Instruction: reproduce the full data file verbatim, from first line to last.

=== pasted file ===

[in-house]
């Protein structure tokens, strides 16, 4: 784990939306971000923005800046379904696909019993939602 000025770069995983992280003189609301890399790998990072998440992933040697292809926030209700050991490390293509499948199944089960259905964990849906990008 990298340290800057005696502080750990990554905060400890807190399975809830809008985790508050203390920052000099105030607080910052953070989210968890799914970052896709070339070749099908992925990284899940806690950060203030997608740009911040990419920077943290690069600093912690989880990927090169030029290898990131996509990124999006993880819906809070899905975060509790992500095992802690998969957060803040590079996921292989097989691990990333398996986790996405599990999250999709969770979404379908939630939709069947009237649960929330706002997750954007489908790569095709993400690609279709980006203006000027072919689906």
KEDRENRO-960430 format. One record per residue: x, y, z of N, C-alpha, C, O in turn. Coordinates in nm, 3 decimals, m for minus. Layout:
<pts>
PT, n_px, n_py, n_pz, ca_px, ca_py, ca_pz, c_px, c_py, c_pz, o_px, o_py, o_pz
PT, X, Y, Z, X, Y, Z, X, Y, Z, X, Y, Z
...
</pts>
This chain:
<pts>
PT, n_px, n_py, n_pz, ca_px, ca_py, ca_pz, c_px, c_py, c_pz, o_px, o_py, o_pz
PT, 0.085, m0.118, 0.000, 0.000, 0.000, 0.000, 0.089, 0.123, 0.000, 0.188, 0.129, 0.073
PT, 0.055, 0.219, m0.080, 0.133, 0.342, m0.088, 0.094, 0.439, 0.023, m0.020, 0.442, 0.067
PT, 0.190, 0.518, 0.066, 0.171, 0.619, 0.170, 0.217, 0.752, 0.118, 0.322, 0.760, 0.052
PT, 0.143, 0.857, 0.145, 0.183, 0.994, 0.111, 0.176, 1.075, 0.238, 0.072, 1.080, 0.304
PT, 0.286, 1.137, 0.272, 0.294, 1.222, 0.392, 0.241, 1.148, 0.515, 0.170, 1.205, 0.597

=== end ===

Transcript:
[in-house]
């Protein structure tokens, strides 16, 4: 784990939306971000923005800046379904696909019993939602 000025770069995983992280003189609301890399790998990072998440992933040697292809926030209700050991490390293509499948199944089960259905964990849906990008 990298340290800057005696502080750990990554905060400890807190399975809830809008985790508050203390920052000099105030607080910052953070989210968890799914970052896709070339070749099908992925990284899940806690950060203030997608740009911040990419920077943290690069600093912690989880990927090169030029290898990131996509990124999006993880819906809070899905975060509790992500095992802690998969957060803040590079996921292989097989691990990333398996986790996405599990999250999709969770979404379908939630939709069947009237649960929330706002997750954007489908790569095709993400690609279709980006203006000027072919689906």
KEDRENRO-960430 format. One record per residue: x, y, z of N, C-alpha, C, O in turn. Coordinates in nm, 3 decimals, m for minus. Layout:
<pts>
PT, n_px, n_py, n_pz, ca_px, ca_py, ca_pz, c_px, c_py, c_pz, o_px, o_py, o_pz
PT, X, Y, Z, X, Y, Z, X, Y, Z, X, Y, Z
...
</pts>
This chain:
<pts>
PT, n_px, n_py, n_pz, ca_px, ca_py, ca_pz, c_px, c_py, c_pz, o_px, o_py, o_pz
PT, 0.085, m0.118, 0.000, 0.000, 0.000, 0.000, 0.089, 0.123, 0.000, 0.188, 0.129, 0.073
PT, 0.055, 0.219, m0.080, 0.133, 0.342, m0.088, 0.094, 0.439, 0.023, m0.020, 0.442, 0.067
PT, 0.190, 0.518, 0.066, 0.171, 0.619, 0.170, 0.217, 0.752, 0.118, 0.322, 0.760, 0.052
PT, 0.143, 0.857, 0.145, 0.183, 0.994, 0.111, 0.176, 1.075, 0.238, 0.072, 1.080, 0.304
PT, 0.286, 1.137, 0.272, 0.294, 1.222, 0.392, 0.241, 1.148, 0.515, 0.170, 1.205, 0.597